The two reported cases of kids in the U.S. contracting the Naegleria fowleri parasite this summer has parents around the country wanting to know more about the often fatal brain-eating amoeba.
First, 12-year-old Kali Hardig of Arkansas contracted Naegleria fowleri in late July, probably at a local water park. Then another 12-year-old, Zachary Reyna, from Florida got sick in early August
after kneeboarding in a water-filled ditch.
With the help of an experimental anti-amoeba drug from the Centers for Disease Control and Prevention, Hardig was recently moved from critical condition to a rehabilitation center to begin her recovery.
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Reyna, however, remains in the intensive care unit at Miami Children's Hospital after undergoing brain surgery. He, too, has been given Impavido, the experimental medication.
The brain-eating amoeba is usually found in in hot springs and warm, fresh water and works its way up the nose into the brain, according to CNN
. It's extremely rare, with only 32 reported cases between 2001 and 2010, the CDC reported. Of the 128 known cases in the past half-century, only two people survived the infection.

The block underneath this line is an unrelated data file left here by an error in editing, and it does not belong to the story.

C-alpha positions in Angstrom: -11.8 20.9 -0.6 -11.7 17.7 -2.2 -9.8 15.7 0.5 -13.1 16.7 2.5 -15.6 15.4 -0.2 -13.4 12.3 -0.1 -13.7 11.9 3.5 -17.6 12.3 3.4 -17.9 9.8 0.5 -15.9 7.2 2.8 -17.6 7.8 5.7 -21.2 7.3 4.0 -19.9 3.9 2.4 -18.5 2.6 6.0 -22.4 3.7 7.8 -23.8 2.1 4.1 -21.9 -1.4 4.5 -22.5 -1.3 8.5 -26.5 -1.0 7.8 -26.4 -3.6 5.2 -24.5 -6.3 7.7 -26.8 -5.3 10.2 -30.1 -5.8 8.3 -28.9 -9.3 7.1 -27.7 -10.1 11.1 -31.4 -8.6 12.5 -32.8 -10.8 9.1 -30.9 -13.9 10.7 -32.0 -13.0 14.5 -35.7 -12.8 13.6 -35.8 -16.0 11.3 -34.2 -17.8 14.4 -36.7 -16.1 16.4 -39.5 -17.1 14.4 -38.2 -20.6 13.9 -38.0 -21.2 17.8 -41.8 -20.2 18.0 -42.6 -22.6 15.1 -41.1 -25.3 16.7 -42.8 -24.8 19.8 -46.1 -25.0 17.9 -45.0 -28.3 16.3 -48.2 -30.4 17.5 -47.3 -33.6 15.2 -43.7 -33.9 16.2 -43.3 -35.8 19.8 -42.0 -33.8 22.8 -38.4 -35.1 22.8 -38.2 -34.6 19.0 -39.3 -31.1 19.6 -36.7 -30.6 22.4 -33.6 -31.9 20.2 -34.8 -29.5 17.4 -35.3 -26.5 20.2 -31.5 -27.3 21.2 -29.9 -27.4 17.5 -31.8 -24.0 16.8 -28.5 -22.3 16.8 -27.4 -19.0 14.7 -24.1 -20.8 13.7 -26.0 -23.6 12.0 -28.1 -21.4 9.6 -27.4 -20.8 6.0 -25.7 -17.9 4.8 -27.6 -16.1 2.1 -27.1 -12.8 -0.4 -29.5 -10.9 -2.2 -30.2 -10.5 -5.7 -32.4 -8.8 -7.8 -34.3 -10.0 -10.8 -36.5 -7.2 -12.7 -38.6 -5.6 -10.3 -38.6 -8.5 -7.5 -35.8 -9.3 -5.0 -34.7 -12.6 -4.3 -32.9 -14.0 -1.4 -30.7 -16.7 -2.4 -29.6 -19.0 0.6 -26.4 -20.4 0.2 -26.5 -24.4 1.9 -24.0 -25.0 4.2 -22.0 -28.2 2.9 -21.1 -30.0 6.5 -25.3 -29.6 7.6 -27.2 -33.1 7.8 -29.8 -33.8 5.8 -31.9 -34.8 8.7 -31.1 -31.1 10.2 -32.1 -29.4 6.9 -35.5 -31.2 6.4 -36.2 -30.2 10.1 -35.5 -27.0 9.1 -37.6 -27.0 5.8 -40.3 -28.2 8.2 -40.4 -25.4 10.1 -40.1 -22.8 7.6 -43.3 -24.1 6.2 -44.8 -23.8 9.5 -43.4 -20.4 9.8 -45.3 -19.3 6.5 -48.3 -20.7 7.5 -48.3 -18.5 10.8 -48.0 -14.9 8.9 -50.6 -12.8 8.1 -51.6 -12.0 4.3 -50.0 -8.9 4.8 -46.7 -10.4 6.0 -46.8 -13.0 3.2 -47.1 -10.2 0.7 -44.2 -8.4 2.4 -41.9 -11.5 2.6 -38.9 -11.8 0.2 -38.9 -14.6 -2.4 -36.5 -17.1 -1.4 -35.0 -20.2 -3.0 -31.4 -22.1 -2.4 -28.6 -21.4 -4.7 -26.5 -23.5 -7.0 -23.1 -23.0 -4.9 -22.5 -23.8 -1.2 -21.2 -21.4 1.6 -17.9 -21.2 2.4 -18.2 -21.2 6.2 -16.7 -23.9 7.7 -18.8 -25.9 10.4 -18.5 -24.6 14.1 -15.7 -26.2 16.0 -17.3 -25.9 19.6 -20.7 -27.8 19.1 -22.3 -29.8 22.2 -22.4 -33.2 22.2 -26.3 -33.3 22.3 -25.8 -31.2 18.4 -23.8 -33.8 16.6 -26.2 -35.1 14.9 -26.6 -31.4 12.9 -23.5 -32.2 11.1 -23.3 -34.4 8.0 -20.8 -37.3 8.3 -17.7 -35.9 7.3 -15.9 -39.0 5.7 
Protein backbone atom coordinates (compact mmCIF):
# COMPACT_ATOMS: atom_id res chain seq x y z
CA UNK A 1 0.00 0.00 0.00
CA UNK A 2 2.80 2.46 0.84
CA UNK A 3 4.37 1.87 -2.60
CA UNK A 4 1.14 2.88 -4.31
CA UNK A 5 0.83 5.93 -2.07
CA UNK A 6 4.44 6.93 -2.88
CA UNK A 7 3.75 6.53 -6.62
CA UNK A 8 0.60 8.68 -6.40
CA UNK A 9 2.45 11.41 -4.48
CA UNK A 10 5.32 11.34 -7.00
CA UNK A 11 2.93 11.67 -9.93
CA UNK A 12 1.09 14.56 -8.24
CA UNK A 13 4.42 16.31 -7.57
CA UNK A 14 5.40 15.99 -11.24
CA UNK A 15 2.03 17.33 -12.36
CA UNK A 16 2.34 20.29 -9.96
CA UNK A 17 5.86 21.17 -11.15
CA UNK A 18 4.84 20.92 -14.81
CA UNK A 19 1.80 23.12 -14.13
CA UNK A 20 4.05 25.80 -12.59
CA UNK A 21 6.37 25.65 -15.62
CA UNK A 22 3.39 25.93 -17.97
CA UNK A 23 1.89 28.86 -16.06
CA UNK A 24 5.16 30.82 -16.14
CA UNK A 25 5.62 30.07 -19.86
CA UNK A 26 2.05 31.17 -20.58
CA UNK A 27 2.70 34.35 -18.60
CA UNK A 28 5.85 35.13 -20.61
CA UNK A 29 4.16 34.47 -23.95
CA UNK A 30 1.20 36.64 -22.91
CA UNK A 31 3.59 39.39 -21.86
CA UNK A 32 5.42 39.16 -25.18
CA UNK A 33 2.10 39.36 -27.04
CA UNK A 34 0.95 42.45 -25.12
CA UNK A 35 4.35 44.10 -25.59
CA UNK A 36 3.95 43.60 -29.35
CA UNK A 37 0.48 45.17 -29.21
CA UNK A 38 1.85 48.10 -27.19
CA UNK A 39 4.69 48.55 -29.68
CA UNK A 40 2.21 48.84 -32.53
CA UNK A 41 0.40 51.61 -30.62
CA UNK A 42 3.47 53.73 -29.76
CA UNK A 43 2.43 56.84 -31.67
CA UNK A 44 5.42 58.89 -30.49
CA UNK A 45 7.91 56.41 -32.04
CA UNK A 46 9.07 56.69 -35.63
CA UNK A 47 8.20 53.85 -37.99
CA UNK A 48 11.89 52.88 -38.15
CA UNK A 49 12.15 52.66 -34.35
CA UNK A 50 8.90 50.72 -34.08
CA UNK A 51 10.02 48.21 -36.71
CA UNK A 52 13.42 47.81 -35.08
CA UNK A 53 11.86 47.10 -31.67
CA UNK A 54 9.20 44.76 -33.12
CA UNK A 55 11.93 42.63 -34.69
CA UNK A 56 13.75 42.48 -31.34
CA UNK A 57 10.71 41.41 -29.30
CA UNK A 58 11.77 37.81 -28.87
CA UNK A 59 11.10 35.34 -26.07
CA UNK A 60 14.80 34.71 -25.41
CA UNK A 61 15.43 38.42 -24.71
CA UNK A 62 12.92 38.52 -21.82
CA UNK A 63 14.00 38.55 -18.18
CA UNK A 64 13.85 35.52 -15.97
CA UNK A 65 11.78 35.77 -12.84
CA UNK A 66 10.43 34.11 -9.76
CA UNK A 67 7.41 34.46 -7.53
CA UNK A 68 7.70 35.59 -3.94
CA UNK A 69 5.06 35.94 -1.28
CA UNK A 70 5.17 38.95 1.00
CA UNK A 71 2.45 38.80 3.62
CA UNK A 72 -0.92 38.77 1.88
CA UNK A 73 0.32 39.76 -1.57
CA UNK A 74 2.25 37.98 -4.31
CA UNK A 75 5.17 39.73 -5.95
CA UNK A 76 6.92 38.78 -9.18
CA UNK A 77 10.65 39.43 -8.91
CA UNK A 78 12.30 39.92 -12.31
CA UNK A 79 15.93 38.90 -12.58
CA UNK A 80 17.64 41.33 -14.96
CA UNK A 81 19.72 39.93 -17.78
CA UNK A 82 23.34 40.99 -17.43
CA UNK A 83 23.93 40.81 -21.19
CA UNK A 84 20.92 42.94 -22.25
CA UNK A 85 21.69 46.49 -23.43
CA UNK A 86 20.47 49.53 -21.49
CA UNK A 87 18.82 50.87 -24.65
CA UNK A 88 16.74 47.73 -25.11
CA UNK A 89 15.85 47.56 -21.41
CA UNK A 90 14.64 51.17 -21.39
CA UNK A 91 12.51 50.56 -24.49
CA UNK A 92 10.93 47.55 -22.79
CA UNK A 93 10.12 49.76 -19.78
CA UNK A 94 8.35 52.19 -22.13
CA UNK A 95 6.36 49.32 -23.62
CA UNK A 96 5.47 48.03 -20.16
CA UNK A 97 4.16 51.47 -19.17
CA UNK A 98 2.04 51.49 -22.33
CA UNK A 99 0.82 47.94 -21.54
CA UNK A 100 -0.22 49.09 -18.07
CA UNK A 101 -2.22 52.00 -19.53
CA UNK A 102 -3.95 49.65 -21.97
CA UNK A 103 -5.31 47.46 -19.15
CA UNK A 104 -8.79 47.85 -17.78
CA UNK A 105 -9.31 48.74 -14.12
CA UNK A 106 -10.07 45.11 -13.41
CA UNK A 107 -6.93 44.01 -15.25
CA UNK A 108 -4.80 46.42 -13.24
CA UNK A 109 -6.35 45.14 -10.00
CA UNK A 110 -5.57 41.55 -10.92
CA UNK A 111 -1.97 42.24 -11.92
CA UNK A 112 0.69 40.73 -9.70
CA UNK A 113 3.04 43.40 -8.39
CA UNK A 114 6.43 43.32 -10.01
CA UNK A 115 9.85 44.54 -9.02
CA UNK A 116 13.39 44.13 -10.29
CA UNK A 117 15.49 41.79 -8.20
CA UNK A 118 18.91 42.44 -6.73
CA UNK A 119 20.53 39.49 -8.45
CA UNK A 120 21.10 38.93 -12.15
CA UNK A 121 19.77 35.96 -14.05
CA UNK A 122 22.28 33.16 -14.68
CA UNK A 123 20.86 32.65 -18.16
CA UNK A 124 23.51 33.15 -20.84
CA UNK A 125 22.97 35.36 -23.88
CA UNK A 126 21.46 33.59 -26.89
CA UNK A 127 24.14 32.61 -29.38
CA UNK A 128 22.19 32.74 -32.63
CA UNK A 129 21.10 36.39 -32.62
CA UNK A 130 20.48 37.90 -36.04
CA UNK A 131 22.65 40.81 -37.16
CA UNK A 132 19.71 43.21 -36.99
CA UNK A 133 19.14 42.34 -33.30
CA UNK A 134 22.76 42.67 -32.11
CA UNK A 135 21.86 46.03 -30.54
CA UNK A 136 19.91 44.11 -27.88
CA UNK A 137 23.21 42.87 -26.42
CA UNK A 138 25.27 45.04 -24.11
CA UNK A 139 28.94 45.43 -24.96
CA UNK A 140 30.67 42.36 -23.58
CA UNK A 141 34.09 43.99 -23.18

A person will begin to experience symptoms one to seven days after becoming infected with the brain-eating amoeba, including headache, fever, nausea, vomiting, and a stiff neck, according to CDC epidemiologist Jonathan Yoder.
"Between exposure and onset, infection generally results in a coma and death after around five days," Yoder told National Geographic.
The new cases of Naegleria fowleri infection don't necessarily mean that the brain-eating amoeba is becoming more common. It's more likely a signifier that it's on the move.
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"We don't have data that says infection from Naegleria fowleri is becoming more common. In the last few years there have been four to five cases per year," Yoder said. "What has changed recently is that cases have appeared in places we had never seen before — like Minnesota, Indiana, and Kansas. This is evidence that the amoeba is moving farther north. In the past it was always found in warmer weather states."
To prevent infection, the CDC urges people to hold or plug their noses while swimming in warm, untreated waters.
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